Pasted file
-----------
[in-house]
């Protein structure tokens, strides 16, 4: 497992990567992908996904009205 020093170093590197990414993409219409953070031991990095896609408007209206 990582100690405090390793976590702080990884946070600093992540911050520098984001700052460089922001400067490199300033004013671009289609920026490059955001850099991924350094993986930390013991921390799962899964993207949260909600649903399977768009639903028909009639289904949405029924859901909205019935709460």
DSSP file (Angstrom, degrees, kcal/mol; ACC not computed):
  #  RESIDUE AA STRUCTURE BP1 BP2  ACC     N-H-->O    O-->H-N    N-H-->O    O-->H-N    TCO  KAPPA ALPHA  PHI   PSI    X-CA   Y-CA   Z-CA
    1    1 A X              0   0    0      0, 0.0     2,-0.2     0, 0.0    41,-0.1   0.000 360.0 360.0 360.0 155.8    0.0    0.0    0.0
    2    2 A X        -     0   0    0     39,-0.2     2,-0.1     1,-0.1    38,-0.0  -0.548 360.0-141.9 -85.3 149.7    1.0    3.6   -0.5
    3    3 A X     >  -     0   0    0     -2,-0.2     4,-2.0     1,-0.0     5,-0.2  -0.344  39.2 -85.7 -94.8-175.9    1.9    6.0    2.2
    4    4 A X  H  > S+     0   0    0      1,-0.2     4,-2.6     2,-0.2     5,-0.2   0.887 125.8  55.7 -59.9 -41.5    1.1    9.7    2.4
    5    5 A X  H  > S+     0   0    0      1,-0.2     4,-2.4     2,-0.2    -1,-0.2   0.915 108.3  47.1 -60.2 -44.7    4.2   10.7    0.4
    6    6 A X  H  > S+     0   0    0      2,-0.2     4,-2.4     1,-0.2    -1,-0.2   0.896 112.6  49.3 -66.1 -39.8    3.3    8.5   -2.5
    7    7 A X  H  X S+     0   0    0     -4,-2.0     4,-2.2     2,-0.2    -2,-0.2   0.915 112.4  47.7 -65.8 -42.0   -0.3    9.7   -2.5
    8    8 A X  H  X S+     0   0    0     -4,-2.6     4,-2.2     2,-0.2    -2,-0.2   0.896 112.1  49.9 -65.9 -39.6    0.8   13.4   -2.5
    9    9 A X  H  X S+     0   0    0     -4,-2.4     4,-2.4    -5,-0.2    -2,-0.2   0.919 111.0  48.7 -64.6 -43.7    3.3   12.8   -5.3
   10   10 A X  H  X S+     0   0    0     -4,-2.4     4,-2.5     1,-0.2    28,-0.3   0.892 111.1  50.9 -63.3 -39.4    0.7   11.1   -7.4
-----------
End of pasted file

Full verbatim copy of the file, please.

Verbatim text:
[in-house]
């Protein structure tokens, strides 16, 4: 497992990567992908996904009205 020093170093590197990414993409219409953070031991990095896609408007209206 990582100690405090390793976590702080990884946070600093992540911050520098984001700052460089922001400067490199300033004013671009289609920026490059955001850099991924350094993986930390013991921390799962899964993207949260909600649903399977768009639903028909009639289904949405029924859901909205019935709460």
DSSP file (Angstrom, degrees, kcal/mol; ACC not computed):
  #  RESIDUE AA STRUCTURE BP1 BP2  ACC     N-H-->O    O-->H-N    N-H-->O    O-->H-N    TCO  KAPPA ALPHA  PHI   PSI    X-CA   Y-CA   Z-CA
    1    1 A X              0   0    0      0, 0.0     2,-0.2     0, 0.0    41,-0.1   0.000 360.0 360.0 360.0 155.8    0.0    0.0    0.0
    2    2 A X        -     0   0    0     39,-0.2     2,-0.1     1,-0.1    38,-0.0  -0.548 360.0-141.9 -85.3 149.7    1.0    3.6   -0.5
    3    3 A X     >  -     0   0    0     -2,-0.2     4,-2.0     1,-0.0     5,-0.2  -0.344  39.2 -85.7 -94.8-175.9    1.9    6.0    2.2
    4    4 A X  H  > S+     0   0    0      1,-0.2     4,-2.6     2,-0.2     5,-0.2   0.887 125.8  55.7 -59.9 -41.5    1.1    9.7    2.4
    5    5 A X  H  > S+     0   0    0      1,-0.2     4,-2.4     2,-0.2    -1,-0.2   0.915 108.3  47.1 -60.2 -44.7    4.2   10.7    0.4
    6    6 A X  H  > S+     0   0    0      2,-0.2     4,-2.4     1,-0.2    -1,-0.2   0.896 112.6  49.3 -66.1 -39.8    3.3    8.5   -2.5
    7    7 A X  H  X S+     0   0    0     -4,-2.0     4,-2.2     2,-0.2    -2,-0.2   0.915 112.4  47.7 -65.8 -42.0   -0.3    9.7   -2.5
    8    8 A X  H  X S+     0   0    0     -4,-2.6     4,-2.2     2,-0.2    -2,-0.2   0.896 112.1  49.9 -65.9 -39.6    0.8   13.4   -2.5
    9    9 A X  H  X S+     0   0    0     -4,-2.4     4,-2.4    -5,-0.2    -2,-0.2   0.919 111.0  48.7 -64.6 -43.7    3.3   12.8   -5.3
   10   10 A X  H  X S+     0   0    0     -4,-2.4     4,-2.5     1,-0.2    28,-0.3   0.892 111.1  50.9 -63.3 -39.4    0.7   11.1   -7.4